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Sunday, July 19, 2009

#2511, 8 March 2008
Musharraf and the 'TINA' Factor Firdaus
Even to democracy enthusiasts, a post-Musharraf Pakistan, visualized as a democratic ideal, lies in the fairly distant future. A reading of the General's bestselling autobiography informs that although many want the General to fade away, he is likely to be on the scene for some time longer albeit in a more appealing civilian attire.
While conceding that the military keeps political evolution on hold and that the return of the military to the barracks is the solution to the travails of democracy in praetorian states; whether Pakistan should, or can, become a beacon of democracy in the Islamic world is worth reflecting upon. The General's place is assured by the elections being held in a fair manner. This opportunity requires Musharraf to stay the course in his emulation of his idol, Kemal Ataturk. As with Turkey, a period of 'guided democracy' is desirable as it is inevitable.
The earlier record of civilians at the helm has not been edifying. Zulfikar Ali Bhutto's role after the elections in 1970 was partly responsible for the breakup of Pakistan. Both the two-term Prime Ministers of the 1990s were both deposed for corruption and mismanagement of national affairs. The current state of the premier political party, the PPP, is clear from its inability to select a credible leader. This contributes to the uncertainty prevailing over the complexion of the government and will hover over the new government well into the middle of its term.
This is also a crucial juncture for the GWOT threatening to envelop Pakistan, compelling continuity. President Musharraf, by handing over the baton to Gen. Kiyani, has strategically positioned himself to support the new army chief, who has distanced the Army from the administration, no doubt to implement Musharraf's grand design. Thus, the present situation that will see an untested civilian as head of state does not lend itself to acceleration in Pakistan's political development. Current optimism should not obscure the fact that, only by the turn of the year will it be clear whether Pakistan has weathered the threat of a civil war in the country.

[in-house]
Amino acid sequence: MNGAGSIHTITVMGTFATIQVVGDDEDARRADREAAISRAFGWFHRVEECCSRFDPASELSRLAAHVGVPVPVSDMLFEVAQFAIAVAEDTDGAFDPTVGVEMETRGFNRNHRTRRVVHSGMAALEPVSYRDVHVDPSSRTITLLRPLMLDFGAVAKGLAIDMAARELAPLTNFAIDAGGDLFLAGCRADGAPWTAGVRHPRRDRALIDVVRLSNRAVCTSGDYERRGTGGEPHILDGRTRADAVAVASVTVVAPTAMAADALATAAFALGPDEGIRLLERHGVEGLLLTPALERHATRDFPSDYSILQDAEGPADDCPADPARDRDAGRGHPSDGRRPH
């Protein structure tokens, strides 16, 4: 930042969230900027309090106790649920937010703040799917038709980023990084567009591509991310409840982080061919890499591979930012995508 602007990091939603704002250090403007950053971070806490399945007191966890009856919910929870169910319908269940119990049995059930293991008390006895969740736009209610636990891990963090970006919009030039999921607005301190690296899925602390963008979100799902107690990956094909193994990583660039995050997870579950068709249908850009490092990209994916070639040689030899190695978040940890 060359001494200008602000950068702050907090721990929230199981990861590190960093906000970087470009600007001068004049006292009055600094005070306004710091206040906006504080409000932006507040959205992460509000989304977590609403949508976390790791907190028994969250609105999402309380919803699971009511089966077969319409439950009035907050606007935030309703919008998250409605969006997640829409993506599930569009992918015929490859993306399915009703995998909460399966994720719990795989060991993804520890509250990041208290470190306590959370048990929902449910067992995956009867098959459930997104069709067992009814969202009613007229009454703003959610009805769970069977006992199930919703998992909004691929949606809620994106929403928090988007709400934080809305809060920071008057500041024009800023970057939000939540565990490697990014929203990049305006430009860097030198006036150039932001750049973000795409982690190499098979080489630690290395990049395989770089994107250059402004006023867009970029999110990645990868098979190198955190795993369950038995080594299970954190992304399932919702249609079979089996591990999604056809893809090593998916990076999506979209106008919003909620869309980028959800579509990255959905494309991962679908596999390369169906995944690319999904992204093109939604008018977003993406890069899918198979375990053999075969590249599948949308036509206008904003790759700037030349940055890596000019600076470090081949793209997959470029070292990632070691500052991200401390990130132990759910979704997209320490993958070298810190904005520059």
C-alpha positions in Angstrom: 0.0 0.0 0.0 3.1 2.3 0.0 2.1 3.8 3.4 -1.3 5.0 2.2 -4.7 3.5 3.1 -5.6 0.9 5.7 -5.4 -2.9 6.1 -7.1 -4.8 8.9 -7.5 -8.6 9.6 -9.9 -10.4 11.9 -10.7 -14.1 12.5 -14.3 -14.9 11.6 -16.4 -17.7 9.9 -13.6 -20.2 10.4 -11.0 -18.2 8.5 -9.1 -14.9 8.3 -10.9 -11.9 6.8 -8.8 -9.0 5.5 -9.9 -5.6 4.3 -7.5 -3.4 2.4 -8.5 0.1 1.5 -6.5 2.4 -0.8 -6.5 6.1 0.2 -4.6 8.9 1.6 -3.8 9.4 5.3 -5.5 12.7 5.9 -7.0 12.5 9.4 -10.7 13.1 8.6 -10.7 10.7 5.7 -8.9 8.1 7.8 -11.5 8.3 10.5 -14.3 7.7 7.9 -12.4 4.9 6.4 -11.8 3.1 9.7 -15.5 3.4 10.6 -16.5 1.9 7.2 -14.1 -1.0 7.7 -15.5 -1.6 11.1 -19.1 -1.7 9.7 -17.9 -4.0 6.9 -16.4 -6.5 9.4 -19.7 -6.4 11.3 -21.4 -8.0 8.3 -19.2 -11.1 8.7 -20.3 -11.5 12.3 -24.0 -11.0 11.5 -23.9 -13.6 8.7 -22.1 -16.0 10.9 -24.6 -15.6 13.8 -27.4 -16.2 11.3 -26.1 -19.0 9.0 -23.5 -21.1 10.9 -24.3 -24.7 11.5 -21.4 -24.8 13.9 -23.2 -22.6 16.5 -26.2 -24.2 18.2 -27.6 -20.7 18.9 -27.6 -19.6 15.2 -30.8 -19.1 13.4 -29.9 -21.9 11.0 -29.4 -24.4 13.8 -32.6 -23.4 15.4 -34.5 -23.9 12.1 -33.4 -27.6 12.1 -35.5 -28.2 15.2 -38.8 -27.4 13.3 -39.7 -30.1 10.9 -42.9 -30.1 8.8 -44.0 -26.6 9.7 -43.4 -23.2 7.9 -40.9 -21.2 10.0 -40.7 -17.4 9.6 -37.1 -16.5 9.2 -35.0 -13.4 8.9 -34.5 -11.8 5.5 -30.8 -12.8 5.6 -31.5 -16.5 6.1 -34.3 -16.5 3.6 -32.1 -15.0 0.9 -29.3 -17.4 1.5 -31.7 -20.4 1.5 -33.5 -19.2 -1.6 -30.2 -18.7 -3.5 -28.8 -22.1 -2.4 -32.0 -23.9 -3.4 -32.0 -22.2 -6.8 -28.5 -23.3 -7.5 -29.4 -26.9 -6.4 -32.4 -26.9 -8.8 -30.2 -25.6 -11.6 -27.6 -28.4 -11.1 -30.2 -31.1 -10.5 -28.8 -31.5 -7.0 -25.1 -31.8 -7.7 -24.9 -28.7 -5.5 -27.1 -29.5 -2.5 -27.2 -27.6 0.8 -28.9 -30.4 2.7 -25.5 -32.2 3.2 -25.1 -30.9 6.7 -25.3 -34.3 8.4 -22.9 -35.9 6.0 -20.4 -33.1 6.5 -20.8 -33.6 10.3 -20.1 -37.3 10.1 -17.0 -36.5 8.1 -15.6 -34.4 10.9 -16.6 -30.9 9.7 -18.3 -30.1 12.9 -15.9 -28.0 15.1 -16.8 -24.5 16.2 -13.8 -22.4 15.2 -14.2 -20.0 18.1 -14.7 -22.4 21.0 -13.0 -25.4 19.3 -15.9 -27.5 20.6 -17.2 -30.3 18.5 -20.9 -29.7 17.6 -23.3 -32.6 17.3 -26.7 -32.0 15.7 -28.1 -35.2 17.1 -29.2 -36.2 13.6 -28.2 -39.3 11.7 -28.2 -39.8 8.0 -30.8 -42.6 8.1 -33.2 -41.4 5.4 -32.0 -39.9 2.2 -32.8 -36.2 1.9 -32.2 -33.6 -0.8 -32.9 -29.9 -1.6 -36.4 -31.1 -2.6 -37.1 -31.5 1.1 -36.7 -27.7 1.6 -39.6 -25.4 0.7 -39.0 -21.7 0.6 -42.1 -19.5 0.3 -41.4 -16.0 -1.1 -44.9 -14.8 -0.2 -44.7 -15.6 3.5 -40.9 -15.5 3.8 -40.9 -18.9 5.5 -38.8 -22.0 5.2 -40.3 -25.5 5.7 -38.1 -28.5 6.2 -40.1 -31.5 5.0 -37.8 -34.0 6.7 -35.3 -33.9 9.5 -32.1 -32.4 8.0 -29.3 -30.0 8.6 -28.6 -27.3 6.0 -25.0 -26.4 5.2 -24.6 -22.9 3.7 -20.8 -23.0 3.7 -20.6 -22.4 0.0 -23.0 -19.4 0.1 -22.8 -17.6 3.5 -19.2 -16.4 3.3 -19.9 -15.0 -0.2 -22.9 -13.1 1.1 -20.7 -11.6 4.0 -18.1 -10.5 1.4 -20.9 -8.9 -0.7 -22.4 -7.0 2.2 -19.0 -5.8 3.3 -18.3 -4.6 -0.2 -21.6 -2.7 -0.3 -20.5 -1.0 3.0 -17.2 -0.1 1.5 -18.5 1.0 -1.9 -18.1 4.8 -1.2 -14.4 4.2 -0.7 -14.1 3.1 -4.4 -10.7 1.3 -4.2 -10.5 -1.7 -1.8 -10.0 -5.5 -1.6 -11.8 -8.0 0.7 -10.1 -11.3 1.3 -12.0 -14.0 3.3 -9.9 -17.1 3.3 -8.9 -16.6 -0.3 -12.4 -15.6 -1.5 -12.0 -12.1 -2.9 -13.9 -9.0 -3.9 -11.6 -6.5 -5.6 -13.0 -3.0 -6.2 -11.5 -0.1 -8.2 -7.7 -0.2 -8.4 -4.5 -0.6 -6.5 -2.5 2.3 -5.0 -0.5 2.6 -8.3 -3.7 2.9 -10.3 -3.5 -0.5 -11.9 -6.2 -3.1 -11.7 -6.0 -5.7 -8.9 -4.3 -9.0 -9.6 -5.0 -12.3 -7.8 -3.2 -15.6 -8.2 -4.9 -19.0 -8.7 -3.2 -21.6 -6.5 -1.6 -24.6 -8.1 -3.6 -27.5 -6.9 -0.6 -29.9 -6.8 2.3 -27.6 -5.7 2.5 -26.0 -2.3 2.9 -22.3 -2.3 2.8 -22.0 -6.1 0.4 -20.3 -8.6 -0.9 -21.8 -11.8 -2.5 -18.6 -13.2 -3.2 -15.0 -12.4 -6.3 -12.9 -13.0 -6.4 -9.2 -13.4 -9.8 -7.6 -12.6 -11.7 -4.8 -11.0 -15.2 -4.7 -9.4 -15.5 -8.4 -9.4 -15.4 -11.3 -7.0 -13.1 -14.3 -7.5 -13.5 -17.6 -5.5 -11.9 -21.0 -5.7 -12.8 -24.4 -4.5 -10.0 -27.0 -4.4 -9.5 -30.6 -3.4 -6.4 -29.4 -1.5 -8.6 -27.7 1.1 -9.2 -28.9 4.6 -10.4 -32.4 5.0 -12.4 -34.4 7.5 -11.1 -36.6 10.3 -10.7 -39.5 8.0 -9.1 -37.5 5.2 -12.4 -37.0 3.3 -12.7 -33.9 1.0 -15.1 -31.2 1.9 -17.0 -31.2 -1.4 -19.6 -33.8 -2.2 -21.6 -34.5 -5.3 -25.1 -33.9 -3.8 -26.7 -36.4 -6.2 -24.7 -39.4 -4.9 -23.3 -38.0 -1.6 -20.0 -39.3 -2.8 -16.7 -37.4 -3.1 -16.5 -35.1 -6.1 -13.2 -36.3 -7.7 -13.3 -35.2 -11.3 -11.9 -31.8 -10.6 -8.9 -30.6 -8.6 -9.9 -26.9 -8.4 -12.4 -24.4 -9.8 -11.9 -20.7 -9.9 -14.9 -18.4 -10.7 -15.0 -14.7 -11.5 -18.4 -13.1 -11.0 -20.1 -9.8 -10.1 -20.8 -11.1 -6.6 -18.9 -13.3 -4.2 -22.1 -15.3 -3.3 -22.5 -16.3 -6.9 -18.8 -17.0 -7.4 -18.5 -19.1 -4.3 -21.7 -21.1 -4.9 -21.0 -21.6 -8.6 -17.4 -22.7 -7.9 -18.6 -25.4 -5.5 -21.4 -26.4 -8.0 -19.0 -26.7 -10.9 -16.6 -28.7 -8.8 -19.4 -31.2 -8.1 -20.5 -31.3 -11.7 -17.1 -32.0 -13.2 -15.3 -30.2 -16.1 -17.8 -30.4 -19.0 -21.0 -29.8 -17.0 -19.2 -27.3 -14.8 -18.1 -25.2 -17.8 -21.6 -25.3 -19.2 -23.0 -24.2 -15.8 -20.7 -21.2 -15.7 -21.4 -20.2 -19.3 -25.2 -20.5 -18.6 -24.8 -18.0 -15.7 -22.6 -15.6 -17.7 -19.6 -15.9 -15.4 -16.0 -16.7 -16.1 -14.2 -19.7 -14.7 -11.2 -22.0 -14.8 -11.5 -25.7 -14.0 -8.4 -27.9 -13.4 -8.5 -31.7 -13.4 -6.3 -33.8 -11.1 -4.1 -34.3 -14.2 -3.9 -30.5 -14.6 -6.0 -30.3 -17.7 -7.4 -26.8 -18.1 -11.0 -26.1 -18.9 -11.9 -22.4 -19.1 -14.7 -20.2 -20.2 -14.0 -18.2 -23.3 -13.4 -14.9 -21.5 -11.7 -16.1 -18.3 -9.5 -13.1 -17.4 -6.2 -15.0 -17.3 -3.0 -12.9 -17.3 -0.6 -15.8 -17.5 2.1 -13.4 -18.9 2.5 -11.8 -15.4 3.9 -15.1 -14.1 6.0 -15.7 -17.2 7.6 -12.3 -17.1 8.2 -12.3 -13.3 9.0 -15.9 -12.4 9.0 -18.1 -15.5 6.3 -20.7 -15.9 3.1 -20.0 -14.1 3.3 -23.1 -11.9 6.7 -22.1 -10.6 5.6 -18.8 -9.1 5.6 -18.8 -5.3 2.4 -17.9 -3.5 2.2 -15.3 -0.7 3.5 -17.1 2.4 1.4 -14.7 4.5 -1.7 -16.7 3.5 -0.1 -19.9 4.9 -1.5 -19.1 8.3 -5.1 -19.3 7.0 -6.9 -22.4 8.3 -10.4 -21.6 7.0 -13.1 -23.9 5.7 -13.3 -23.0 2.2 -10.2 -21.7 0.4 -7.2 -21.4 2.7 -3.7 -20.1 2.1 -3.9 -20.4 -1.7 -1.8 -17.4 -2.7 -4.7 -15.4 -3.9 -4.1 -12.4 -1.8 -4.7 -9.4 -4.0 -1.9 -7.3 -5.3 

That this threat exists is evident from a Lieutenant General falling victim to a suicide attack right in the middle of Rawalpindi. So far Pakistan has participated in the GWOT, to the extent of incurring over 1,000 casualties; it has shown restraint in these operations in accordance with its definition of the national interest - this explains its attempting the now-redundant self-policing agreement with the tribal leadership in Waziristan. That external pressures for military action have a potential backlash is apparent from the resignation of Gen. Aurakzai, the architect of the Waziristan agreement, as Governor of the NWFP. Musharraf has therefore, been proven right in adopting a restrained approach, privileging internal stability in the heartland with a discriminating approach in the hinterland.
This measured approach adds to the problems faced by NATO and the 50,000 US troops in Aghanistan, which accords with the history of interventions there. The Bush administration may mount pressure to achieve its global war aims in the lame-duck year of the presidency. That Musharraf is cognizant of these dangers is evident from his earlier warning to the US that Pakistan would resist any unilateral military action in its tribal regions on the Afghan border. Thus, Musharraf remains Pakistan's best bet to withstand pressures even while going the distance, in a 'Pakistan first' strategy.
Though this may seem to compromise his utility for the purposes of the GWOT, he has been publicly backed by the US Secretary of State in the teeth of democratic over-enthusiasm. The recent election, in defusing much of the anti-hegemony angst in Pakistan, has drawn it away from the brink. With civil society cauterized from further fundamentalist pressures through the anti-fundamentalist mandate, the military has been politically empowered to approach anti-extremist operations with greater single-mindedness.
Asif Ali Zardari has provided the first signals of the future direction in remaking Indo-Pakistani relations by indicating that these would not be held hostage to the Kashmir issue. Thus, what has been described as the 'common threat' by Prime Minister Manmohan Singh is concurred with across the border. India's National Security Advisor, MK Narayanan, in an interview,, has recorded India's 'grudging respect' for Musharraf as a 'credible interlocutor,' with whom India could 'continue doing business with.' This has positive portents for the security scene with the elections in J&K soon approaching. India would need to get the Hurriyat and - political sagacity permitting - the Hizb-ul-Mujahedeen on board. To the extent this initiative succeeds it will enable Pakistan to cease its support for militancy in J&K.
Thus, the continuation of President Musharraf at the helm has advantages not only for Pakistan but also for the US and India into the middle term - not least because of the 'TINA factor.'

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